Did you ever wonder about the ways of using your own custom functions in WordPress? The first obvious answer that would pop up in anyone’s mind would be WordPress plugins.
But there’s a second option available as well. And that’s using the WordPress functions.php file.
Today we’ll be talking about some key points as to how you can take advantage of the functions.php file in WordPress. We’ll be talking about the ways you can find access them, how to add custom functions, and a few important tips here and there.
Today’s quick guide is meant for those who are getting just getting into the whole ‘WordPress’ sphere and want to get their hands dirty. With that said, we’ll start with an obvious question:
Why would I want to us functions in the first place?
The very first thing anyone should know about WordPress is that it’s built on a programming language called PHP. So, naturally, files like the functions.php and other core WordPress functions are in PHP. This means, if you want your own functions to work, you’ll need to have some understanding of PHP.
Unfortunately, that’s a topic for another time.
For now, let’s try to answer the question we’ve put forth.
Functions in coding have a very distinct advantage. They CAN be used multiple times. As a matter of fact, all you have to do is create a function and call it wherever you want to use it inside your code. And that makes it a REUSABLE asset.
Now an argument can be made about WordPress plugins as well.
You should be able to do the same thing with plugins right?
Yes. In general, novice users will find it better to use plugins for such purposes. However, if you ever plan to move to a different plugin with different settings, you can’t really bring back the old settings. Once you remove it from your WordPress website, you may have to build everything from the ground up with your new plugin.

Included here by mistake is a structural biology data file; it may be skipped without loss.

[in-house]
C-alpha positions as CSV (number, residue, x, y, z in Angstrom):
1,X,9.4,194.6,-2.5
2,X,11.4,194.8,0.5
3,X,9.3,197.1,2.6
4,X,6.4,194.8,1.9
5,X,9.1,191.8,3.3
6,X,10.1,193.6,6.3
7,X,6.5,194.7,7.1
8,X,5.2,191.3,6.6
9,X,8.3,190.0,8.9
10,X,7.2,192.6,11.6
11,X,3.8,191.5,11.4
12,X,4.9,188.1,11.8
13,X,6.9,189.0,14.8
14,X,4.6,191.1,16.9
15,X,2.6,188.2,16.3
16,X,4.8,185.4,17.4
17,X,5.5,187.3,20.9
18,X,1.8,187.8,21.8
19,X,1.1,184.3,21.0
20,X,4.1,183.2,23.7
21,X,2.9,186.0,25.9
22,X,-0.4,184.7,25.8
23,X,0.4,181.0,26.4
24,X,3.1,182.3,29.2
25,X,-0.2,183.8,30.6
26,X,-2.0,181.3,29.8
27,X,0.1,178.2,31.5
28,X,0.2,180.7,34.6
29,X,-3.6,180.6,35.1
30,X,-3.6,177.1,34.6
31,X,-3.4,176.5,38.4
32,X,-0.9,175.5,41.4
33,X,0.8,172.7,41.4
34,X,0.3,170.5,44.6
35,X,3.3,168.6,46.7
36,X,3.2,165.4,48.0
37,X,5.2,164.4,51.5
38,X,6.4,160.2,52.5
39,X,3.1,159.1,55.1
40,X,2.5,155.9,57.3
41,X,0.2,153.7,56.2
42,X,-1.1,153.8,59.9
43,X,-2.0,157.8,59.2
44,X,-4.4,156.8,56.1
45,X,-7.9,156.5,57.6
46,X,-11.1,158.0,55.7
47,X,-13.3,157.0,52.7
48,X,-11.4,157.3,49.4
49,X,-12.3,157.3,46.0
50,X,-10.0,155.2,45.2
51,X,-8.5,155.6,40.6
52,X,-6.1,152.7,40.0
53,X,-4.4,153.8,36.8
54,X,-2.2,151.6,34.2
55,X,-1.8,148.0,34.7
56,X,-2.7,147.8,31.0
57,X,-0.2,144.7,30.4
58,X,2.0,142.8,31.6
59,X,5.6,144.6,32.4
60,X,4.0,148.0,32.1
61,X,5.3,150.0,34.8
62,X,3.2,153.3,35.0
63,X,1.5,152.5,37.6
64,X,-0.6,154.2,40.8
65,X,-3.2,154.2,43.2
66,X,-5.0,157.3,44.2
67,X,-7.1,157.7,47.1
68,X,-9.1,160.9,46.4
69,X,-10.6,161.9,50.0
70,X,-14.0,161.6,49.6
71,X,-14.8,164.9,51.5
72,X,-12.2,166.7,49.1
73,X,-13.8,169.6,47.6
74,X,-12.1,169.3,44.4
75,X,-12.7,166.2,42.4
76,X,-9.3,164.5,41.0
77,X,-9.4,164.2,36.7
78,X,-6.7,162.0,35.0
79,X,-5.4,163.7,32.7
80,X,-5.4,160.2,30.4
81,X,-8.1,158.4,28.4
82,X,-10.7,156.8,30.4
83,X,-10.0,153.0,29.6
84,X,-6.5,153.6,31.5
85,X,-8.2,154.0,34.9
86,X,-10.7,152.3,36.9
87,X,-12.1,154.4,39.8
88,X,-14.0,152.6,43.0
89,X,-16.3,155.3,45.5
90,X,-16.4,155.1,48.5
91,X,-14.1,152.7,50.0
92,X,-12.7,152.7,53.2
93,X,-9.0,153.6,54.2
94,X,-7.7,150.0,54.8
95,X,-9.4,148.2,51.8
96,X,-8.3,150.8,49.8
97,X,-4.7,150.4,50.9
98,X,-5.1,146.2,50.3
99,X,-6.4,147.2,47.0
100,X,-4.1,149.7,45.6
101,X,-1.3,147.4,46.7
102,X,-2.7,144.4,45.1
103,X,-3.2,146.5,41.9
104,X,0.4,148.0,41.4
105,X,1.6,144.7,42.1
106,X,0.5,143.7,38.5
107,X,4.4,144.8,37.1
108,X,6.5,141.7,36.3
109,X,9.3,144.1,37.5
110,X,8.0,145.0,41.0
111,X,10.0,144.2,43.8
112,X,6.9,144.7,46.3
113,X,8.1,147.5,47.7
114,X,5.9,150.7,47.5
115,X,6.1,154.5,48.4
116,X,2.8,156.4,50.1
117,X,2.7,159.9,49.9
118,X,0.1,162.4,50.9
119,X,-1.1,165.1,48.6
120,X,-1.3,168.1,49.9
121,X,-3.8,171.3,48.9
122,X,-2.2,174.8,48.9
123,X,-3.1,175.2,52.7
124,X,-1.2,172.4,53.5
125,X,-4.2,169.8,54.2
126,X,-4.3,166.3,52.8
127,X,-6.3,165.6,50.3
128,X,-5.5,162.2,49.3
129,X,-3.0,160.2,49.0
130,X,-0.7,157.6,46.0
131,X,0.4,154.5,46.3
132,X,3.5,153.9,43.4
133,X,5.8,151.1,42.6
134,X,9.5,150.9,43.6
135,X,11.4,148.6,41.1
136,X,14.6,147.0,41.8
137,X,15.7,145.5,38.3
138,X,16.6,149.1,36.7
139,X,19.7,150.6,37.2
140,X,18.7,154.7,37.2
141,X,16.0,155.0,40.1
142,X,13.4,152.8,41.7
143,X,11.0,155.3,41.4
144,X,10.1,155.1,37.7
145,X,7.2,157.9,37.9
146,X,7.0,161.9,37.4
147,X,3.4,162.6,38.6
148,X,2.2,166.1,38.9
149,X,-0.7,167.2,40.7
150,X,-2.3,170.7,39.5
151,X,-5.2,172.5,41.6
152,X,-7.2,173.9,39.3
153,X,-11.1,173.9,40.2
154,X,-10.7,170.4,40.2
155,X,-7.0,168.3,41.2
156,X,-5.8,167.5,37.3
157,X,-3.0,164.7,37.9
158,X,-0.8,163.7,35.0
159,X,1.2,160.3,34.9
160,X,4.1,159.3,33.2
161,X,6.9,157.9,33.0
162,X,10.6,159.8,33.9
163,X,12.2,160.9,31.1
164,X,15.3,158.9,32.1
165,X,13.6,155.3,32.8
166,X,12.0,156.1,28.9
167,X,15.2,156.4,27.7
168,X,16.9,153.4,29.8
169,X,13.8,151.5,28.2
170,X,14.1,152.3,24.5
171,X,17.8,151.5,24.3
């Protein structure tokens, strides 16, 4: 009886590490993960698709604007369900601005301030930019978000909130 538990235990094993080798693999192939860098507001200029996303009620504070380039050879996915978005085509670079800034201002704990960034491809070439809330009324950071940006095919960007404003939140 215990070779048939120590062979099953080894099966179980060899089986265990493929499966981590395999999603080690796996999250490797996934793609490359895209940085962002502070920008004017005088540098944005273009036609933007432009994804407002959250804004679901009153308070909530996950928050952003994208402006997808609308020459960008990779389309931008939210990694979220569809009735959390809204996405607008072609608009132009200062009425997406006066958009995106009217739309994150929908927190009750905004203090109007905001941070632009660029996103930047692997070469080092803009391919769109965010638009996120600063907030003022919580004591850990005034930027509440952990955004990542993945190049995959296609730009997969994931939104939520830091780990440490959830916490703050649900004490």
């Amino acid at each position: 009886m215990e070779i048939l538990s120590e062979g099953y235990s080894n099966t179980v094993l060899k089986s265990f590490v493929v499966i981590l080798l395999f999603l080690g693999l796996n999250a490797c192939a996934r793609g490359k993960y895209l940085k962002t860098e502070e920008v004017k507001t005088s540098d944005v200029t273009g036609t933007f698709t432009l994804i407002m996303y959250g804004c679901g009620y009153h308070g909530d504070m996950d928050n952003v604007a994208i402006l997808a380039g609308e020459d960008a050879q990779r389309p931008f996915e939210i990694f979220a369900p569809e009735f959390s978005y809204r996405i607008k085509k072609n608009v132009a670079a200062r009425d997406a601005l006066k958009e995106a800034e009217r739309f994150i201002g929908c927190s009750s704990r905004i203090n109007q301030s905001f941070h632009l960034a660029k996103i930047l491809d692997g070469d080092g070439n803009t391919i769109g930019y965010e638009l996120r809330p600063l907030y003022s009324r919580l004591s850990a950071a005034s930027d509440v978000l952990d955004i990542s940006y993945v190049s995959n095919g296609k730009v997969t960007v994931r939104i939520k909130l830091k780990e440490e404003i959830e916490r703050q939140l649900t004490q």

Then there’s another obvious question:
I don’t know PHP? What should I do now?
You’re forgetting that this is the age of information. Whatever code you need is mostly available on the internet (with proper documentation). As a matter of fact, we have a tutorial where we show you how to change your add to cart button using your theme’s functions.php file [we’ll be discussing how to add code to your theme’s functions.php file as well].
Another key fact to remember is that too many WordPress plugins can slow your site down. If you have more than 20-plugins running on your website [suggested by the expert community], then chances are your site will slow down, affecting your search rankings. However, reusing code will have a minimal effect, making it the better option if you are willing to use custom functions on your WordPress website.
Where do I find the WordPress functions.php file?
There are a couple of ways you can access the functions.php file. However, before accessing it, there are a couple of things you need to know about:
What happens if I try to edit the WordPress functions.php?
If you are new to this, JUST DON’T!
You see there’re mainly 2 functions.php files in WordPress. One is associated with the core files, and the others are basically associated with the themes you use [used to enable theme functions-things your theme can do!]. The core functions.php file has a different style in contrast to the theme’s functions.php file.